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Behind the Video: The Drood Dive into Their “Psychic Institute” Music Video



The Drood, photo by Sherrie Pasko

Fleeting musical trends and flavours of the week be damned. The Drood play by their own set of musical rules, detached from what’s currently deemed as popular or desirable. They are a full-on post-industrial rock outfit that would sound well situated within the 1980s electronic and alternative scene. Dark and airy, the duo’s sound is a celebration of classic electronica and industrial, with obvious similarities to Gary Numan, New Order, and Nine Inch Nails. Their latest single, “Psychic Institute,” is brooding, entrancing, and engaging, with nice, thick electronic beats that bring spirit and intensity and harken back to a special time in alternative music.

Based in Denver, Colorado, The Drood are celebrating their tenth year anniversary together this year. It was in 2016 when they released their full-length debut record, led by the creative prowess of singer, guitarist, and frontman Nathan Jamiel. He is so capably backed up by his musical partner in crime, drummer and keyboardist Daniel Watts. With so many imitators and duplicators, it’s nice to hear an act like The Drood that isn’t afraid to go against the grain.

More than just a musical act, The Drood also take the visual aspects of their songs very seriously. We recently spoke with Watts and Jamiel to discuss the video for “Psychic Institute,” devising it, and shooting it, and we also discussed music videos as a general medium for artists today.

Your animated video is totally hype. How did it come together? Who helped to animate the clip and how was it done?

Daniel Watts: “The music video is the work of Tom Nelsen. He created everything about the video, the concept, the art, the models, and the motion. Tom is a fantastic media artist who does solo work as ‘Sense From Nonsense.’ He did the video for our last single, It ‘Must Needs Wither,’ and we enjoyed his work on that so much that we knew we wanted to work with him again.

“We had a few songs close to finished, so we asked him to choose the song that inspired him the most. He sent us a couple of rough cuts along the way, but we never had any suggestions. Tom had these cool ideas and just made everything work really well with the song.”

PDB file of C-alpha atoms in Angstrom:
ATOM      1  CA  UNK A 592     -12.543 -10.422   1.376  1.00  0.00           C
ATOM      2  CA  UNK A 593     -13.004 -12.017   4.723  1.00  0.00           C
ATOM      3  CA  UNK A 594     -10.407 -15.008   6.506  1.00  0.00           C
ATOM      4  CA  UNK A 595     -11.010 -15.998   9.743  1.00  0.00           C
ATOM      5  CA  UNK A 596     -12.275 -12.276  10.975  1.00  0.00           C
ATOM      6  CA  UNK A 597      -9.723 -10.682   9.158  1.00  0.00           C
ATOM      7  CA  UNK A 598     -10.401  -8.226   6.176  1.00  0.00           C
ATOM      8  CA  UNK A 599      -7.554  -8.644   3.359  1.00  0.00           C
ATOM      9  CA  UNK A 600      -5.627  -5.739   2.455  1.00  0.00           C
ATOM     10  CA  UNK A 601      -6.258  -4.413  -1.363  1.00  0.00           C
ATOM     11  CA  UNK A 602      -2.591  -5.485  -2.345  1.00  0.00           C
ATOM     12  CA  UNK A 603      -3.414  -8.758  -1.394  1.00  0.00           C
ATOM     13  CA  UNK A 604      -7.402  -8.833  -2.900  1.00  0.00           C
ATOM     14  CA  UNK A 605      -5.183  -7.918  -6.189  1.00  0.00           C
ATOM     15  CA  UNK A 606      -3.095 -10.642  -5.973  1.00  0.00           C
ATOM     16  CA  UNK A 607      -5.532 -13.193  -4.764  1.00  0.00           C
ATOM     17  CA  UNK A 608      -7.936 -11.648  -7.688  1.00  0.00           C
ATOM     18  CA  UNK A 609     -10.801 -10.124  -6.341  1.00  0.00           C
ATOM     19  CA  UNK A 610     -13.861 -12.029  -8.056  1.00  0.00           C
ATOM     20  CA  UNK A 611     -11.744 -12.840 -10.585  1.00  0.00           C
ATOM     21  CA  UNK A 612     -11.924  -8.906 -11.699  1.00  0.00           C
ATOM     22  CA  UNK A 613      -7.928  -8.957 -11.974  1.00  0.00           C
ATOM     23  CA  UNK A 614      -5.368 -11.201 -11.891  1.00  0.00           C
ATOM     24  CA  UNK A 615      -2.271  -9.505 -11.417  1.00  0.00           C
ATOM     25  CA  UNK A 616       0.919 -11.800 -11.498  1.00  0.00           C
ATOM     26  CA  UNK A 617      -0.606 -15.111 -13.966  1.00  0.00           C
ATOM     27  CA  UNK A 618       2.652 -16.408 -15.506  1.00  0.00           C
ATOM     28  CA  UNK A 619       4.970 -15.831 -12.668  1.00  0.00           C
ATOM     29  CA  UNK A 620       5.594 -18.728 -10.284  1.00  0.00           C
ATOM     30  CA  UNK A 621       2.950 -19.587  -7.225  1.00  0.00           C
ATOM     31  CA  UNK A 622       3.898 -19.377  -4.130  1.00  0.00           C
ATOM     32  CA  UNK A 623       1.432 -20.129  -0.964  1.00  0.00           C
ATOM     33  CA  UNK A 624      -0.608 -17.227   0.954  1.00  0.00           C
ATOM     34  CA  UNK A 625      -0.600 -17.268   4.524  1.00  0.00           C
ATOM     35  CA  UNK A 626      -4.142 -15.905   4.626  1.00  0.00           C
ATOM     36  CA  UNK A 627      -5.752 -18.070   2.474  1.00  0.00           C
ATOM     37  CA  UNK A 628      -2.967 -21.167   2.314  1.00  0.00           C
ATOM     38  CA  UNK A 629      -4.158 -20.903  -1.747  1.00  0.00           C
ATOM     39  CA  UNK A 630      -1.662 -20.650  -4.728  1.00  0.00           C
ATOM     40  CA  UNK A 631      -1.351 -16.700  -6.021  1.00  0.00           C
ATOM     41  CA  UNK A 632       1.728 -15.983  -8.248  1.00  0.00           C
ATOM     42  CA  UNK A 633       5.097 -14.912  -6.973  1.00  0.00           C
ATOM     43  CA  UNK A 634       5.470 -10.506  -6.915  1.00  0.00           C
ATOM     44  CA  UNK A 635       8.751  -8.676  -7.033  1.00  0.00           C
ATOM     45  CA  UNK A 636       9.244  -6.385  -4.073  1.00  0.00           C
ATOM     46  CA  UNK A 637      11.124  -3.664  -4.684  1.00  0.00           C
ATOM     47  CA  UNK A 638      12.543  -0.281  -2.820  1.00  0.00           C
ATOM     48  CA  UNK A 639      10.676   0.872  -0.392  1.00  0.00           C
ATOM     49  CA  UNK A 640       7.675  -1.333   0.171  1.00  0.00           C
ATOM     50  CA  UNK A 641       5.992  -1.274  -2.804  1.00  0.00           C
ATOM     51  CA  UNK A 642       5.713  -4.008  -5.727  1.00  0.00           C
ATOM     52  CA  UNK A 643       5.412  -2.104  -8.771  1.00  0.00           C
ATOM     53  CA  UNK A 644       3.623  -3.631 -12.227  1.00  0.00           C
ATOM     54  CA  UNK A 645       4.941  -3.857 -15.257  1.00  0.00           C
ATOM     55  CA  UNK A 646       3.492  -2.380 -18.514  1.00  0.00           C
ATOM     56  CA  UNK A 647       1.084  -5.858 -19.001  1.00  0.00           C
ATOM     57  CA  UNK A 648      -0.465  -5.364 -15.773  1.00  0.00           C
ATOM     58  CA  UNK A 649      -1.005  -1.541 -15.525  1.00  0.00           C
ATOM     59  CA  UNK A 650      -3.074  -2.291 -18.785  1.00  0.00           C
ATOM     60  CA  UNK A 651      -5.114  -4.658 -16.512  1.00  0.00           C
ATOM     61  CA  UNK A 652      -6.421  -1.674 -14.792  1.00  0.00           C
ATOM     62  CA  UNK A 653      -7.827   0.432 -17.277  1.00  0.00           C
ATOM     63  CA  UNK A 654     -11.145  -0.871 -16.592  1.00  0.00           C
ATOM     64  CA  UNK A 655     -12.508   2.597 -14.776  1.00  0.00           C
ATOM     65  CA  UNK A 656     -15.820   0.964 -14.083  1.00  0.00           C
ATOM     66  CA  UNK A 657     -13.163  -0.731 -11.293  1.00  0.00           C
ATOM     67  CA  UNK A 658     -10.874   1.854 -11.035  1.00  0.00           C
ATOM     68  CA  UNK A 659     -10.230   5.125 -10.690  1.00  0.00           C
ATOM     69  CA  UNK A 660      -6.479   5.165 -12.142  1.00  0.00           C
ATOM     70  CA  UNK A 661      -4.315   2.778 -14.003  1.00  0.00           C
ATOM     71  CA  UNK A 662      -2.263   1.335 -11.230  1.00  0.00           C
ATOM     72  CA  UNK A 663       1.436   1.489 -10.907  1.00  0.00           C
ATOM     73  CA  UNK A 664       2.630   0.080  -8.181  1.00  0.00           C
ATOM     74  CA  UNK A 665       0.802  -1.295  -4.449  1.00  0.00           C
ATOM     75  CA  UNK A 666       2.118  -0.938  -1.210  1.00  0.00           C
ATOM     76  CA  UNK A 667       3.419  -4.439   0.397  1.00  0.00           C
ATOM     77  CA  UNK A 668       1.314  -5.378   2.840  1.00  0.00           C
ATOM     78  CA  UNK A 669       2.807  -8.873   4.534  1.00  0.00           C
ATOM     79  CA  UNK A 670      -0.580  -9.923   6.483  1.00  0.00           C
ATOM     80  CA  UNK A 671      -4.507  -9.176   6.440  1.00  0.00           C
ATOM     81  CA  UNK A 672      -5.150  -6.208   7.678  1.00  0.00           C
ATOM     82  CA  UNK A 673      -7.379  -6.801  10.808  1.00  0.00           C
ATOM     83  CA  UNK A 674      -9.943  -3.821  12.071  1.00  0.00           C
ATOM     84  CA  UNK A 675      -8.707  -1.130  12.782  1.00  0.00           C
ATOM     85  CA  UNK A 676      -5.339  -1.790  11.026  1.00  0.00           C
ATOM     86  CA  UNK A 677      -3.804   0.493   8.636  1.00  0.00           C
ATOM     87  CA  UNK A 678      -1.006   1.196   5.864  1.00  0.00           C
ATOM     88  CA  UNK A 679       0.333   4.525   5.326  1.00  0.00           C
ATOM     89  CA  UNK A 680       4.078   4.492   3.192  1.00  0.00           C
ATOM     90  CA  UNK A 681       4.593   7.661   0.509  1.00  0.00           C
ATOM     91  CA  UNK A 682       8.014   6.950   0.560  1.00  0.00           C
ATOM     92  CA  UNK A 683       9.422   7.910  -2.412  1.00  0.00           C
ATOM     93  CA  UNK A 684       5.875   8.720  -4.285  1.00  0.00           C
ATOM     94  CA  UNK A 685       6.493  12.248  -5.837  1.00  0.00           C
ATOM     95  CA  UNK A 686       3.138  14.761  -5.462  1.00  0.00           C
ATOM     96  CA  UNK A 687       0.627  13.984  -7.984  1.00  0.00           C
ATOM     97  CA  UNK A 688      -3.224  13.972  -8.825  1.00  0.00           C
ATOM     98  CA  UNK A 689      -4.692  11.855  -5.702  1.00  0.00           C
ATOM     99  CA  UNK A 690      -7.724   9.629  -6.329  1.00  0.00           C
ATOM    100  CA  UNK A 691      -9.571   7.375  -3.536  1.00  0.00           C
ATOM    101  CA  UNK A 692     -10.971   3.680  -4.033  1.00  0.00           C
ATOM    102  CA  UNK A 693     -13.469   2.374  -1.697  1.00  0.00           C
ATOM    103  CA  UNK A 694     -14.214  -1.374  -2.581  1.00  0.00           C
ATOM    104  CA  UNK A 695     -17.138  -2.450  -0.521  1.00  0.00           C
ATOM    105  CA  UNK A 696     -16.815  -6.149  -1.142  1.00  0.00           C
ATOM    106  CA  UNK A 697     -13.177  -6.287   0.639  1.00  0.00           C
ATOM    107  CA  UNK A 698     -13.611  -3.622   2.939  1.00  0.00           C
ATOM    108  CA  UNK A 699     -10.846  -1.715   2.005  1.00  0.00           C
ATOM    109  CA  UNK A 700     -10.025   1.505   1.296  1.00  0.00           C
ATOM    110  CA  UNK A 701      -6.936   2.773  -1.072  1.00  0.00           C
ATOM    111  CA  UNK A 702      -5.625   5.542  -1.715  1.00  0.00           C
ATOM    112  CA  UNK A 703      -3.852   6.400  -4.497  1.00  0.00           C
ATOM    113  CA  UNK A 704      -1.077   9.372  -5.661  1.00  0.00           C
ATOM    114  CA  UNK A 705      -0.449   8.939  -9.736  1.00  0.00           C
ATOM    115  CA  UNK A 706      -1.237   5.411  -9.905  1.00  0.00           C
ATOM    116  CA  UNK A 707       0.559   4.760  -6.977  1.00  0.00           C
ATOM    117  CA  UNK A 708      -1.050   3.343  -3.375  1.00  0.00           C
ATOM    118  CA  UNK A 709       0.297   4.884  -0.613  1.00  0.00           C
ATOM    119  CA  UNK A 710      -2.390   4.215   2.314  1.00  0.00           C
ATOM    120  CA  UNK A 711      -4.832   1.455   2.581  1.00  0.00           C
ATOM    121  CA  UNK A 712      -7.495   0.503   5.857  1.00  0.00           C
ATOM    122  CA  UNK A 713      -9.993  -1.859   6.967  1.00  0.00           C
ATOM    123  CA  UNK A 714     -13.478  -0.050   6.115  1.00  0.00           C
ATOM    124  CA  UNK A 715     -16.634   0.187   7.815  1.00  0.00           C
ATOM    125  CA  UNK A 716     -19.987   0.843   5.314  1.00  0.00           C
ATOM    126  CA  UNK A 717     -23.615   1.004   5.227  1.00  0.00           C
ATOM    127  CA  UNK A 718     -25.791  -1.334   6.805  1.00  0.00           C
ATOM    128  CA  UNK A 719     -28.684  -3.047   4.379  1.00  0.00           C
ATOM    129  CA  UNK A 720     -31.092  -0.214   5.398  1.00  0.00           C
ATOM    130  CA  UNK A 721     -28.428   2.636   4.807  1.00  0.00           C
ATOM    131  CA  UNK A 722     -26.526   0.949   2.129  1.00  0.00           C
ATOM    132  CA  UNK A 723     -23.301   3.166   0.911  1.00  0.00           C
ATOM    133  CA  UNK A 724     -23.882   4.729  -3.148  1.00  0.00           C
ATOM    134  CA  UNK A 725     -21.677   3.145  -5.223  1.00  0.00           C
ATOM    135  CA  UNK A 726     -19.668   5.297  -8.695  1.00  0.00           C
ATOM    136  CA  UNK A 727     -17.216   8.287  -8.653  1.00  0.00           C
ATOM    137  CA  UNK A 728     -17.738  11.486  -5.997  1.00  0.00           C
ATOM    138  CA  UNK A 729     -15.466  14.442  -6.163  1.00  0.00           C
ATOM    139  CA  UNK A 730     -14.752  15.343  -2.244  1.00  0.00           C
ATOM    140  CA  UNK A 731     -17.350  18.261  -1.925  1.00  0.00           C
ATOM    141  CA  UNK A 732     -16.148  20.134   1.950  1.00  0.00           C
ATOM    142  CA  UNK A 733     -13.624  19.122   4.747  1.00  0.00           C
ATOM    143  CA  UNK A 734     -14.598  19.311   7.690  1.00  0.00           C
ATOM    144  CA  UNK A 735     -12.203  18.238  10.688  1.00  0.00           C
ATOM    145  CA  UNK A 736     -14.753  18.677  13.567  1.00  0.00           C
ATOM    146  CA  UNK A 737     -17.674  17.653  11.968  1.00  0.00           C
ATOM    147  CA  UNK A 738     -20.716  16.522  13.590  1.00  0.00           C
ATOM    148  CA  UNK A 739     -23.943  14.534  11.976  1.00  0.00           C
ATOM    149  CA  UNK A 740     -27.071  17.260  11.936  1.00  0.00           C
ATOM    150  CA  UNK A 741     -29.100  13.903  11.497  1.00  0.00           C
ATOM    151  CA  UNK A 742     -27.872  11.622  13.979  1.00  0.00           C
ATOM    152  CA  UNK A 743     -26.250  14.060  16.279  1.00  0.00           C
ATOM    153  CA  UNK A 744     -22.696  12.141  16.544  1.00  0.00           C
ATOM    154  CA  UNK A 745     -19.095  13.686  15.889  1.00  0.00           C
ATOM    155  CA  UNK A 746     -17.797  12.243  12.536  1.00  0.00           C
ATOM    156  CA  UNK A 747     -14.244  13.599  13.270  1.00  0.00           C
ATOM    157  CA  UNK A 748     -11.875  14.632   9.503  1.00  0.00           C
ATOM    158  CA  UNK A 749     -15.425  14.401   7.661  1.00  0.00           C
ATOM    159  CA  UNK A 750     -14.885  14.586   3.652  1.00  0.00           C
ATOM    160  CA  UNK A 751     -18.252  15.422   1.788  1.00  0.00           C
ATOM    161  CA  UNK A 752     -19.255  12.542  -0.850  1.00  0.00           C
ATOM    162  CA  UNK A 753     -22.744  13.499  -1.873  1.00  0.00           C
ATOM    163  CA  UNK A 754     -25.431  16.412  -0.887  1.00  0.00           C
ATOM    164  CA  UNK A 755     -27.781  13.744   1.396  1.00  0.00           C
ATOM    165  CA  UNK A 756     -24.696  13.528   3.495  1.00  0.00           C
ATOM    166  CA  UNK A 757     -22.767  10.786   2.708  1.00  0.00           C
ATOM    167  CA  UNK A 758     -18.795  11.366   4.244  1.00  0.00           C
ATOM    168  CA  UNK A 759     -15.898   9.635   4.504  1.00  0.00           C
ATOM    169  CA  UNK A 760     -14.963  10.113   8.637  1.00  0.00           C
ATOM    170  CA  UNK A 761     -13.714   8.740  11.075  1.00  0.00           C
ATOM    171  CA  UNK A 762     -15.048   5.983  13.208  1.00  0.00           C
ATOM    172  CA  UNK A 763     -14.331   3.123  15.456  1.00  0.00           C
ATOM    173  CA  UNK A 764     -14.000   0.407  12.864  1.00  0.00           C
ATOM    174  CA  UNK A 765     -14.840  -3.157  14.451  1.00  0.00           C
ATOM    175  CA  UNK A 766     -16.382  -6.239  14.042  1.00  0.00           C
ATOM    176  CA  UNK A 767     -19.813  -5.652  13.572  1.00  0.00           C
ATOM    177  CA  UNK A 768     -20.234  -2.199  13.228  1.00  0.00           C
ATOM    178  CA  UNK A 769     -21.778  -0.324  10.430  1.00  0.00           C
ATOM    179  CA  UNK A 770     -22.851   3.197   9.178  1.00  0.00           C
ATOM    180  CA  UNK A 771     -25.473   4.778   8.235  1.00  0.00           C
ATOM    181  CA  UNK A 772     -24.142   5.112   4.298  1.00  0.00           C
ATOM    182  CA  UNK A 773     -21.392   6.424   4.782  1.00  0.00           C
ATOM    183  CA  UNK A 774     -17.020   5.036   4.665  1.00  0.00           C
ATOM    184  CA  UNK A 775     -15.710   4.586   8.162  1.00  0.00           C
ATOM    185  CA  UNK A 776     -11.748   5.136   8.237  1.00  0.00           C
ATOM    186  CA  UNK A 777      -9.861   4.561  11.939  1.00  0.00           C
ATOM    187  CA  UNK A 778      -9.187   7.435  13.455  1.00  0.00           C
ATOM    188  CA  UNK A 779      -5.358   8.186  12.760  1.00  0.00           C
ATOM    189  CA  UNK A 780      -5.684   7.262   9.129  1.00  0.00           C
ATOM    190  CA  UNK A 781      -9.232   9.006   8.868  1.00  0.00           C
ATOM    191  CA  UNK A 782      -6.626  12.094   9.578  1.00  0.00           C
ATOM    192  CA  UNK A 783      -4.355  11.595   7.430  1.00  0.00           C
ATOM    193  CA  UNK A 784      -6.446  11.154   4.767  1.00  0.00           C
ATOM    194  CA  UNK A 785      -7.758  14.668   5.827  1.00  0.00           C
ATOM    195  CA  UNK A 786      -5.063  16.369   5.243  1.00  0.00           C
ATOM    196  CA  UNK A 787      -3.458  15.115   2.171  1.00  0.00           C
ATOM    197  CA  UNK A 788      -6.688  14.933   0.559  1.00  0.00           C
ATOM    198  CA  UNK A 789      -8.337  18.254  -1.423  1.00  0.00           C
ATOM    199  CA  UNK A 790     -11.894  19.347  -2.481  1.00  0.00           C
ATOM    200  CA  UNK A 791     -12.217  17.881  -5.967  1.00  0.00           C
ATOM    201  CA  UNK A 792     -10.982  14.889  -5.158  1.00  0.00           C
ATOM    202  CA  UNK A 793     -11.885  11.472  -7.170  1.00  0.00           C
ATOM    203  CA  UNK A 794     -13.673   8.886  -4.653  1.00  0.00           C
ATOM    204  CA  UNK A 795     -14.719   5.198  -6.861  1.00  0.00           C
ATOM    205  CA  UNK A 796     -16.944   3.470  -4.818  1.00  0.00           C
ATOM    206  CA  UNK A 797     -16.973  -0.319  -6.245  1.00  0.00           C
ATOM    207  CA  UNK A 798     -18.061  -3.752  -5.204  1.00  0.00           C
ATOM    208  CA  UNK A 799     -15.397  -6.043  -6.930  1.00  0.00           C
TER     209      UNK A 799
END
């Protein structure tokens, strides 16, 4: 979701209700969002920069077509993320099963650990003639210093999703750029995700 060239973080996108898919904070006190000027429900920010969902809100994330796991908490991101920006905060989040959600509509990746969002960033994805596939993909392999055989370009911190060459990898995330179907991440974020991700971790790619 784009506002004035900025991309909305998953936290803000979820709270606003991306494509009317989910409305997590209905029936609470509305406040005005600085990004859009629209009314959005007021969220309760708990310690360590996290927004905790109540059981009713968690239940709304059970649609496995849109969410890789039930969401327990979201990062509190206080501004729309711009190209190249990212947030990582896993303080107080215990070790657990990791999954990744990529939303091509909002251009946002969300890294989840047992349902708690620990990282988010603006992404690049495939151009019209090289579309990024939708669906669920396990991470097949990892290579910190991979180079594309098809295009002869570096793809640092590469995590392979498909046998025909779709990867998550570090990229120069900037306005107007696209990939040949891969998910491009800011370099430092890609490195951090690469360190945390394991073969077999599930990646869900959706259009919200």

Nathan Jamiel: “Seconded! I can’t say enough good things about Tom’s work. Not only is he a brilliant filmmaker, but also a very gifted musician. He played in the experimental band Echo Beds for which he made many videos. You can find their work on their YouTube page.”

How much of your new video was self-made?

Watts: “One-hundred percent of the video was self-made by Tom. We have a very strong DIY ethos. We pride ourselves on creating everything that you hear and see from The Drood. Sure we may use samples, snippets of things, and other bits of source materials, but all the visual art, music, and video released from The Drood are all projects in their own right. It’s not just about the music, we enjoy creating all sorts of things.”

Is a well-made DIY video just as good or beneficial as a professionally-made/directed video?

Watts: “Yes. If the passion can shine through, you can shoot a masterpiece on a cell phone. Polished shit is generally just there to telegraph that someone put up a bunch of money for the shit because they think they can sell it.”

Tell us about any good, bad, or crazy incidents that happened while working on the videos.

Jamiel: “Working with Tom Nelsen on ‘It Must Needs Wither’ and ‘Psychic Institute’ was an exercise in remote video work. He directed me remotely to capture video of my face and head, which he rotoscoped/3D animated into the floating head in ‘It Must Needs Wither.’ I think he took the film I provided, played it on a CRT television and then 3D mapped it. This most recent video for ‘Psychic Institute,’ the song had been written and mastered, and I sent it off to Tom and basically told him if he is inspired by it, go nuts! And he did.”

Artwork for the single “Psychic Institute” by The Drood

Any concepts where you started and, midway through, thought, “what the fuck are we doing?”

Jamiel: “I suppose I never know what we’re doing. We rarely, if ever, have any surgical intention when we create. There is a danger in over-architecting your art. Sometimes in the middle of a creative ritual, there is often a ‘WTF is this thing we’ve channeled?’ moment which is sometimes frightening and sometimes comical. I’m most pleased with our art when we don’t have a plan and just let it emerge.”